Thursday, December 5, 2019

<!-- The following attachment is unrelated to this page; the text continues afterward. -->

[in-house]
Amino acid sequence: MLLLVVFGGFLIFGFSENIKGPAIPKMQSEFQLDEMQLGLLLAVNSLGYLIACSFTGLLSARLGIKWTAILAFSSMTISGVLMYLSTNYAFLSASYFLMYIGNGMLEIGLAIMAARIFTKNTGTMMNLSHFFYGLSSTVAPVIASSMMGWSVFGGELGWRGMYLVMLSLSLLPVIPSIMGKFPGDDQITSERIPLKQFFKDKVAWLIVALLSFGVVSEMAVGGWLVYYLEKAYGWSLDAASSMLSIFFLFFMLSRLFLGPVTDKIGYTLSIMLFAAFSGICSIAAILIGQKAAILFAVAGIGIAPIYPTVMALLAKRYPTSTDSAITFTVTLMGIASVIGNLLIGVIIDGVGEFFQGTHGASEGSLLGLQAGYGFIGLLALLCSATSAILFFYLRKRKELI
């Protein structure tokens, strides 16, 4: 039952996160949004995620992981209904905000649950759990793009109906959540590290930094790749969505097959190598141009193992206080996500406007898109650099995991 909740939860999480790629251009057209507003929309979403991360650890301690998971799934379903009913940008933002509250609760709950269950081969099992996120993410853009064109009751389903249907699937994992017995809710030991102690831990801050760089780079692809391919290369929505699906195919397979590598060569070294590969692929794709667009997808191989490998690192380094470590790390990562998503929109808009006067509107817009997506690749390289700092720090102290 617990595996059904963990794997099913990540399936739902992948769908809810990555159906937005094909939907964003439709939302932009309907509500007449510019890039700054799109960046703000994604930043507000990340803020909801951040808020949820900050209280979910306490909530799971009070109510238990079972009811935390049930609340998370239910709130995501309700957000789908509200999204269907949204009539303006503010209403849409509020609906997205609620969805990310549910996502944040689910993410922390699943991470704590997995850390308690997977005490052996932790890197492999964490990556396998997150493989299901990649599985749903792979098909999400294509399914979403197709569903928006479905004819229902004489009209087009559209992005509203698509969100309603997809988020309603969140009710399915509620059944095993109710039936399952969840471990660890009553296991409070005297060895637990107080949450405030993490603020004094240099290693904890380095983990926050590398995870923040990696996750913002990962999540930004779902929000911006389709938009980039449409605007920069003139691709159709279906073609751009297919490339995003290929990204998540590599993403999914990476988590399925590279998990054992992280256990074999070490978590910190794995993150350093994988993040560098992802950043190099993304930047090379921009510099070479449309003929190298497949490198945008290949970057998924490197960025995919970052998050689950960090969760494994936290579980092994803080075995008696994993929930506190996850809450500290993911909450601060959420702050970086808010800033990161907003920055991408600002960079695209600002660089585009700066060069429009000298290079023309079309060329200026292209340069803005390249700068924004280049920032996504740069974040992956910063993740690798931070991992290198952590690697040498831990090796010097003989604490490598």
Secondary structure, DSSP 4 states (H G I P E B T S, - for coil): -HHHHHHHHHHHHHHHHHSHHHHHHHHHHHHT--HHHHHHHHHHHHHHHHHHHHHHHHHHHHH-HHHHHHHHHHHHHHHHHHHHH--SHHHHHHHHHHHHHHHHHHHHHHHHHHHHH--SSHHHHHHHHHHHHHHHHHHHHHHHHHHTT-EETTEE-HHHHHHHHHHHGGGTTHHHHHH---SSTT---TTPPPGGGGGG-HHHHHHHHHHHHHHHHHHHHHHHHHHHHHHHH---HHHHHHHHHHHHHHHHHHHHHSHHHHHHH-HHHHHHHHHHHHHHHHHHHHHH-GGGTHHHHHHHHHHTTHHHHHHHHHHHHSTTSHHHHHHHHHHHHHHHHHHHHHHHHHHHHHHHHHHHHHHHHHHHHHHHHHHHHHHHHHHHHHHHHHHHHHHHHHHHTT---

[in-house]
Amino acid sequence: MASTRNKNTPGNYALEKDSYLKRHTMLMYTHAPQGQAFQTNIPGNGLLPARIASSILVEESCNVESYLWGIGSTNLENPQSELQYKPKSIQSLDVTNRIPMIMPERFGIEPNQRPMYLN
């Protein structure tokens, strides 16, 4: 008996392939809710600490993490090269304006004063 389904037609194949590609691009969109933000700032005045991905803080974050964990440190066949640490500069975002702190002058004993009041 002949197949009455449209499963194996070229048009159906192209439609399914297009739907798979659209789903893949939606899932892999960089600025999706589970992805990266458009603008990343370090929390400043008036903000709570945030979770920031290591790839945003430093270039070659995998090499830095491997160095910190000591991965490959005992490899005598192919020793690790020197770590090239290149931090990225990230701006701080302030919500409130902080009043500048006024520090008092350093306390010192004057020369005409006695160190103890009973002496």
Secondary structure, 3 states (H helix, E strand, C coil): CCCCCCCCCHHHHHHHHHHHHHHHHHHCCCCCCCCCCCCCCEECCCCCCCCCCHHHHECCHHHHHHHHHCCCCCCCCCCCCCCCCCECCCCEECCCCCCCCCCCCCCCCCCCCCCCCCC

High speed pursuits free essay sample